A new online petition drive is protesting the incredibly high prices that enormously overpaid pharmaceutical company CEOs charge for cancer drugs.
Should America’s taxpayers be subsidizing all those millions in compensation that CEOs are collecting? At least some members of Congress don’t think so.
Researchers at the International Monetary Fund are detailing just how much societies suffer — and top execs grab — when trade unions have no strong presence. But IMF officials still aren’t paying attention.
The SEC finally moves, ever so slightly, against wagers that reward CEOs when their companies fail.
This year’s fast GDP growth underlines one of the great myths of economic statistics: the myth that growth benefits everyone, or at least most people.
Over the last 20 years, the annual lists of America’s highest-paid chief execs — our corporate ‘best and brightest’ — have included an amazingly high concentration of outright frauds and flops, as Institute for Policy Studies researchers show in their 20th annual Executive Excess report.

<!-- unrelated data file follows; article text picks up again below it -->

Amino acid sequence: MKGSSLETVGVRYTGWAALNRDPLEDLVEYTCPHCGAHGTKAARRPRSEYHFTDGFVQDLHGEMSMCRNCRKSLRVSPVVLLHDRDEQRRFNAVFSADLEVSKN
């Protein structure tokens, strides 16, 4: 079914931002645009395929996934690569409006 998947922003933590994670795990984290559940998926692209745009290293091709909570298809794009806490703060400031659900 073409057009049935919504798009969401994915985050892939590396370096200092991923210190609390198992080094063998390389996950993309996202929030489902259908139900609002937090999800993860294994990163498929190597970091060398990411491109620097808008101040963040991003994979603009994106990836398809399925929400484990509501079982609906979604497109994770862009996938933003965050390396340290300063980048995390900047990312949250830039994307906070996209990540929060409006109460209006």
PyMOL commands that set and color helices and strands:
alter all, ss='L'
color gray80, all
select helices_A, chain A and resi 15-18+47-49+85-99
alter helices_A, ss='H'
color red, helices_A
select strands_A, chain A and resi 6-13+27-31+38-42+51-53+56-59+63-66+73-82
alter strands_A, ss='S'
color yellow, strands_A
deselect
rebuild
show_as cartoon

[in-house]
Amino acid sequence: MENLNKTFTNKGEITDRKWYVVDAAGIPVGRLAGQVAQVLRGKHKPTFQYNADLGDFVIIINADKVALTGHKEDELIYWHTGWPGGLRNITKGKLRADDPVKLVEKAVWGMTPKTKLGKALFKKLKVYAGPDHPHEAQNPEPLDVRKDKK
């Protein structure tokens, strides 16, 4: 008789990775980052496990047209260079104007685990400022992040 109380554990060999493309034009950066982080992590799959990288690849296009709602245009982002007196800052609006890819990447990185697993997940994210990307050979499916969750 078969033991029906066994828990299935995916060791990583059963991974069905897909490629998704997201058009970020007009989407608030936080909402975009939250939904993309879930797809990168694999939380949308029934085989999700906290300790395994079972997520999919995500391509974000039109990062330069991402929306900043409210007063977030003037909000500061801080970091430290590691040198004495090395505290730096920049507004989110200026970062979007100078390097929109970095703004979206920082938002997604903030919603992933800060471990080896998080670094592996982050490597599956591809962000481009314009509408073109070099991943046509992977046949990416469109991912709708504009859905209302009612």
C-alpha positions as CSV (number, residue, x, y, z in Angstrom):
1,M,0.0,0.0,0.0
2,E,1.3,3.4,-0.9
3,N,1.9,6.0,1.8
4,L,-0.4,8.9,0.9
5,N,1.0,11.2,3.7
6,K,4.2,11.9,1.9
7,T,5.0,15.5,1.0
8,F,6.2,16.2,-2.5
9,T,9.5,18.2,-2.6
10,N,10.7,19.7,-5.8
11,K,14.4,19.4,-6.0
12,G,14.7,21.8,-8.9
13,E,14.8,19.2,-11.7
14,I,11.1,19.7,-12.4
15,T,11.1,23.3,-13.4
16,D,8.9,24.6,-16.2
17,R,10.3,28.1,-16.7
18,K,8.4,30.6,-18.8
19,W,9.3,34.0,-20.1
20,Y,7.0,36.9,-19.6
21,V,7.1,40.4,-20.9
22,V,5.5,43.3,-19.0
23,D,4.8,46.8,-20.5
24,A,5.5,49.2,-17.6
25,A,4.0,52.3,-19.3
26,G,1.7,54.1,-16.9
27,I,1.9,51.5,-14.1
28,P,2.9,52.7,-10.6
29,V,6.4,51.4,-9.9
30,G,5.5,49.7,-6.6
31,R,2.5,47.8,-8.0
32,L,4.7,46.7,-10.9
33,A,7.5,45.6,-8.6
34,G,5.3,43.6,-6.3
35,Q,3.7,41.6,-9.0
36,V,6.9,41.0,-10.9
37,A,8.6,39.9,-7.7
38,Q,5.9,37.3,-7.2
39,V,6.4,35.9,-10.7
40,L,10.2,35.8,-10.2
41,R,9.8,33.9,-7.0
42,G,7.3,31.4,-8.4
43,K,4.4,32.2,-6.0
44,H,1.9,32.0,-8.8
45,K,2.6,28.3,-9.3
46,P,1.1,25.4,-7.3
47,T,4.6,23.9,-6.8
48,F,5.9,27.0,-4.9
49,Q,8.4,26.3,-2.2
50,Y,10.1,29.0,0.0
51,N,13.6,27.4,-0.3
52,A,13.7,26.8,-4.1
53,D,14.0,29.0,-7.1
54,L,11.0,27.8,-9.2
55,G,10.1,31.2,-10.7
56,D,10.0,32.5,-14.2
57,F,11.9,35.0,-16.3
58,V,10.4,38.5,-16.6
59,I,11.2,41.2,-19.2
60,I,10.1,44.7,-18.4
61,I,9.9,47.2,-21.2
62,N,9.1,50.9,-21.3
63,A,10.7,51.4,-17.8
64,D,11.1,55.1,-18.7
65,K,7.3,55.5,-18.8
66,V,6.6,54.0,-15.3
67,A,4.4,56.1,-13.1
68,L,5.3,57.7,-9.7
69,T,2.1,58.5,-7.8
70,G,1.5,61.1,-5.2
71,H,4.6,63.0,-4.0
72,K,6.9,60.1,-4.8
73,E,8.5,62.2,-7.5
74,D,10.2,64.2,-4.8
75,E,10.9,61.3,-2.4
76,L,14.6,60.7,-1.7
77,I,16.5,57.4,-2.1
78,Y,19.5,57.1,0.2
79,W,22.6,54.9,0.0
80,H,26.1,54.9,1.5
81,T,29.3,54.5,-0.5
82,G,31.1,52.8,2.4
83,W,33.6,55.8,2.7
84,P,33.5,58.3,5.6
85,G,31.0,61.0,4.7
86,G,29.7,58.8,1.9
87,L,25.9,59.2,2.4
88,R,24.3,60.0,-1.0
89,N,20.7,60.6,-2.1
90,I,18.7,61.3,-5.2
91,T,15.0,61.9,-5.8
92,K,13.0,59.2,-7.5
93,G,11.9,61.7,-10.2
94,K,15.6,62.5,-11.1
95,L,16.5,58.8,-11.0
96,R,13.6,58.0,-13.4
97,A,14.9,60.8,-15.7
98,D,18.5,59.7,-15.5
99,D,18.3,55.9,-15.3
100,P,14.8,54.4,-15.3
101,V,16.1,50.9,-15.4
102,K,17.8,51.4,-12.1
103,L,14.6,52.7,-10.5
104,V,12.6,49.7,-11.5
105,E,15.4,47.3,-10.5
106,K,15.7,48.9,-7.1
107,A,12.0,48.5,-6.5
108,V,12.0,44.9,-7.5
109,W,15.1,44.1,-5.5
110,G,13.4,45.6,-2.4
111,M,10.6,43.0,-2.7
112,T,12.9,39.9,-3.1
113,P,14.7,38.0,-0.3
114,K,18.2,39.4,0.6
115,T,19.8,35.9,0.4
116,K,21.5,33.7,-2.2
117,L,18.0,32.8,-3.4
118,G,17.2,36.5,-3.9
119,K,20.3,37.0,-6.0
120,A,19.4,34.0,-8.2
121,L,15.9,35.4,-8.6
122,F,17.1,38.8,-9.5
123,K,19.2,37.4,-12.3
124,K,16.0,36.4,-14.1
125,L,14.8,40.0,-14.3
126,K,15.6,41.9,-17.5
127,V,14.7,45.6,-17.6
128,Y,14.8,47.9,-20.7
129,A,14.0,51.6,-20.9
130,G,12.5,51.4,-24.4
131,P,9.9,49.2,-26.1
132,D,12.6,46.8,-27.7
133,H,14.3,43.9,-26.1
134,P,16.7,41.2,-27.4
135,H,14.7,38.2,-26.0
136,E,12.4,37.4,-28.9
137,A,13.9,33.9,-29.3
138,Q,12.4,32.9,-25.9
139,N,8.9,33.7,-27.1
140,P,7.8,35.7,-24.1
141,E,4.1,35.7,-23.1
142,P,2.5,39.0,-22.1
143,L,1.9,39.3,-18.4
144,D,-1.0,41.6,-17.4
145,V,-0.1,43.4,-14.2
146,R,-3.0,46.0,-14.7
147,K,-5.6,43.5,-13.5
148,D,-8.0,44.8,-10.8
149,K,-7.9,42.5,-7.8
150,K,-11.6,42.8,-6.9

If world’s big corporations prefer to sit on trillions of dollars in order to avoid paying taxes, let them. If they won’t invest, we should.
The corrupting influence of inequality isn’t confined to politics. It is everywhere.
How can things be so much worse now when the economy is essentially in the same place it was five or six years ago? The answer in two words is: Rising inequality.
The economy is growing. The money is there. It’s our democratic choice: corporate profits or public schools.